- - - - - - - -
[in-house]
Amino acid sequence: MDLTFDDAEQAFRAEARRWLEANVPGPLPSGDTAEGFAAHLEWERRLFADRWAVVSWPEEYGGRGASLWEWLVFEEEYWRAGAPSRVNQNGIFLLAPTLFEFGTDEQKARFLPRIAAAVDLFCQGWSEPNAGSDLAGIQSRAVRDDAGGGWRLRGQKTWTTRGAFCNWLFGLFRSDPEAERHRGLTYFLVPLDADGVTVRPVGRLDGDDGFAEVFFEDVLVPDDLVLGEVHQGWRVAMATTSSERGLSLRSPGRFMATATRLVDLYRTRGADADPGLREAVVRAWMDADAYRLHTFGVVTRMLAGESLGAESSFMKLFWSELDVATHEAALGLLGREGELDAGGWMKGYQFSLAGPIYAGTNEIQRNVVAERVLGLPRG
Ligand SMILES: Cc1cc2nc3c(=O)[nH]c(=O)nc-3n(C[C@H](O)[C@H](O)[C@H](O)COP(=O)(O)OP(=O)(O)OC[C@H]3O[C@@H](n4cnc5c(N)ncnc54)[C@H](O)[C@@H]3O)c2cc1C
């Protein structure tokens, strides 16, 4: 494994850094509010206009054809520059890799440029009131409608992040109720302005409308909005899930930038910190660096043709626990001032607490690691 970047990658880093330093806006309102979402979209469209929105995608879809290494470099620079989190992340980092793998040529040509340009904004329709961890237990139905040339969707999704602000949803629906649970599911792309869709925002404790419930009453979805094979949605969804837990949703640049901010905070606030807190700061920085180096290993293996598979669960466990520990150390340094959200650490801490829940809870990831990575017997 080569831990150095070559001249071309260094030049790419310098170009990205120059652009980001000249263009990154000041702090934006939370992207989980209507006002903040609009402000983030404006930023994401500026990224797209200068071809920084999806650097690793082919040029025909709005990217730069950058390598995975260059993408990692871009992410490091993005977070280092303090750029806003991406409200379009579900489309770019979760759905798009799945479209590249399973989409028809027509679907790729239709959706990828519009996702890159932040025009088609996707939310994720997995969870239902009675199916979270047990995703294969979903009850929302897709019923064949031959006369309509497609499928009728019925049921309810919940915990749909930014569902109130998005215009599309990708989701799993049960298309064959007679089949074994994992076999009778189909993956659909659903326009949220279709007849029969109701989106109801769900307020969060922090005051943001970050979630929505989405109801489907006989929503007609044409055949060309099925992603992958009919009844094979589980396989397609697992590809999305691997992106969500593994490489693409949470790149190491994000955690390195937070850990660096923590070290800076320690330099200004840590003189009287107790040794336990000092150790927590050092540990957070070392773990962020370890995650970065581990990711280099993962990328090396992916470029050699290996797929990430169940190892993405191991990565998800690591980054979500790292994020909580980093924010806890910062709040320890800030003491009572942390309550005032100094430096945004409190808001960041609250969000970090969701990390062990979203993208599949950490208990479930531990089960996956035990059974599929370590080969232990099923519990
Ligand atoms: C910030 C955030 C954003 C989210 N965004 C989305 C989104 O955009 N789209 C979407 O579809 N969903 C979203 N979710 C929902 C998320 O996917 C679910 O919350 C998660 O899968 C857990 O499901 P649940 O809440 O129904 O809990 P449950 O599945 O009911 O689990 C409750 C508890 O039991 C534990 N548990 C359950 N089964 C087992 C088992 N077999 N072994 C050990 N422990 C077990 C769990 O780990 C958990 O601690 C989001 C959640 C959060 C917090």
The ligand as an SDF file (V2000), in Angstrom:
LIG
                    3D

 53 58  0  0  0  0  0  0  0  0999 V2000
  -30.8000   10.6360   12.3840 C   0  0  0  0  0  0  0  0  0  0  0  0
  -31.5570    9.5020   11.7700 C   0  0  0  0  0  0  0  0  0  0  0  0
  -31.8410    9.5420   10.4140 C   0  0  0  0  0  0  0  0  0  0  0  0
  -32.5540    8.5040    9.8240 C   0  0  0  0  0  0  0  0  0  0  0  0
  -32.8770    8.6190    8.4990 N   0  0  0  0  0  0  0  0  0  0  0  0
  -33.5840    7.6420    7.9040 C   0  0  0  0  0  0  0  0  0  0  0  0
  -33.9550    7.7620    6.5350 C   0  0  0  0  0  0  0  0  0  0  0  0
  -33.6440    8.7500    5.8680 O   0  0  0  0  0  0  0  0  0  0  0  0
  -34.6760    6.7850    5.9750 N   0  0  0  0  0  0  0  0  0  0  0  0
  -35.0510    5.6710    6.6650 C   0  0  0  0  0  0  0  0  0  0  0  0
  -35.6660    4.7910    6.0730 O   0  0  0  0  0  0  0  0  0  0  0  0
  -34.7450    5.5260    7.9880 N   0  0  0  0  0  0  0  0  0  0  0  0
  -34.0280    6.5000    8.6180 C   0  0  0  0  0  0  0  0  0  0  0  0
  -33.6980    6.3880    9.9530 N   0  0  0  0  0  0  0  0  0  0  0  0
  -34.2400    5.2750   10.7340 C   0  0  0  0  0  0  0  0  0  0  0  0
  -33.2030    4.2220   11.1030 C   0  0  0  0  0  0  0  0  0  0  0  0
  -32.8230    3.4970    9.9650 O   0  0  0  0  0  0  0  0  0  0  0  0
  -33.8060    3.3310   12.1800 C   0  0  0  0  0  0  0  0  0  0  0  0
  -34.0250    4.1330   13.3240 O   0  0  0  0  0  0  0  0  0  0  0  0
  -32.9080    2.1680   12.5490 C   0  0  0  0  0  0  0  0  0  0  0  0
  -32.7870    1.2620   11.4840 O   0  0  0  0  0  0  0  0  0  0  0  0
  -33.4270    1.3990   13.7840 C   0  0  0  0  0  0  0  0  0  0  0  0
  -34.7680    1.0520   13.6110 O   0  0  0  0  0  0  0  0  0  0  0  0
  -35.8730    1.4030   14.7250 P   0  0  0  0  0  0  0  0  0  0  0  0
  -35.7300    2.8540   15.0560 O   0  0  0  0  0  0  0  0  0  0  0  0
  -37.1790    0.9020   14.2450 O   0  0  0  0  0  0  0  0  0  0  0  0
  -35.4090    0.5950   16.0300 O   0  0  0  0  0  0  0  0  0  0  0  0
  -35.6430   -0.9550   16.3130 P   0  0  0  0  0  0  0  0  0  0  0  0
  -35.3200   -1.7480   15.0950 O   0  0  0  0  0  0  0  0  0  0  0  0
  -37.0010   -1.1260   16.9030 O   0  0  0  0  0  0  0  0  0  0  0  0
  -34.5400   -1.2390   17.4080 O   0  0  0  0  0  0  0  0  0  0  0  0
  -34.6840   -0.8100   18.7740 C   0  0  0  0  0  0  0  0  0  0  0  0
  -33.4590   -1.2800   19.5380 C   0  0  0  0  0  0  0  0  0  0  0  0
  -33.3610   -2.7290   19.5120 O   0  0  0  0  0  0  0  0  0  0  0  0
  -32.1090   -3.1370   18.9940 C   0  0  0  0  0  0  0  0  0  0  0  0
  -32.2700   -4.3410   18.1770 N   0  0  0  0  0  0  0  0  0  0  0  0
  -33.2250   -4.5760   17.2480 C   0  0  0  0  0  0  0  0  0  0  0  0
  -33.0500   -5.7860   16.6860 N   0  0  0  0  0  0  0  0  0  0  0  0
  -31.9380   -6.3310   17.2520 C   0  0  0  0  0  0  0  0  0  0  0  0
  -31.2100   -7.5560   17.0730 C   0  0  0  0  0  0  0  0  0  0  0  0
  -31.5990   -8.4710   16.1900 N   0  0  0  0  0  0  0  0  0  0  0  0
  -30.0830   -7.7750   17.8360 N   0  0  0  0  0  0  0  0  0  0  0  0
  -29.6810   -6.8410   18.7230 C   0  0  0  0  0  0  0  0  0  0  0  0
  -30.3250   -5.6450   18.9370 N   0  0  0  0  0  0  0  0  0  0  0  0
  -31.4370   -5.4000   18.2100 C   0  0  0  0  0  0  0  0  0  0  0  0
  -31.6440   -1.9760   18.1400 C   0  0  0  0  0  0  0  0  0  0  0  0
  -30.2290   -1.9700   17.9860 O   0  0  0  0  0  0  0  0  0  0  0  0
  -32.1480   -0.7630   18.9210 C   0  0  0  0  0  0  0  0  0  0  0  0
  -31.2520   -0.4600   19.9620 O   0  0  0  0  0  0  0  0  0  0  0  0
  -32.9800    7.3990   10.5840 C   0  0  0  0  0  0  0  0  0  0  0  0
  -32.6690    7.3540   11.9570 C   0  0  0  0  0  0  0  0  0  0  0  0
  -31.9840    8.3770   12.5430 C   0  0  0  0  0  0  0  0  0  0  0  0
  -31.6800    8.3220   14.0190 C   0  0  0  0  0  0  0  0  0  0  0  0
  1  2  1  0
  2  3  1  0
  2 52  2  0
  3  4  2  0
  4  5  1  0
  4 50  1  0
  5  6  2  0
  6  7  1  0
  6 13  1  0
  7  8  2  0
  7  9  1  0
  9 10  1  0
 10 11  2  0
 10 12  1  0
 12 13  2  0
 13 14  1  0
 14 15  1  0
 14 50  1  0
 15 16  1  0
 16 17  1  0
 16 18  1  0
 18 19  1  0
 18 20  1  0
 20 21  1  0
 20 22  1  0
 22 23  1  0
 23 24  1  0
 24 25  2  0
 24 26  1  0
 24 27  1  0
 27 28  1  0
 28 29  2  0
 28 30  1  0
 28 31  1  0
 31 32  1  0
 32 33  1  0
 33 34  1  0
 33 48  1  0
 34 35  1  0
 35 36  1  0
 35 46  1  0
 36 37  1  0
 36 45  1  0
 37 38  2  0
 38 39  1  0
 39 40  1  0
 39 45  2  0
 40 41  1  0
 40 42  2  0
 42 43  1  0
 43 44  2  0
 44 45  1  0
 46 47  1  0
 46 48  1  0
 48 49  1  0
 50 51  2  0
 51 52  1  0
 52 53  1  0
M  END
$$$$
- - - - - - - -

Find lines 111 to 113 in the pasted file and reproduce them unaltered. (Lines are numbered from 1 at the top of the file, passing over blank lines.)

 40 42  2  0
 42 43  1  0
 43 44  2  0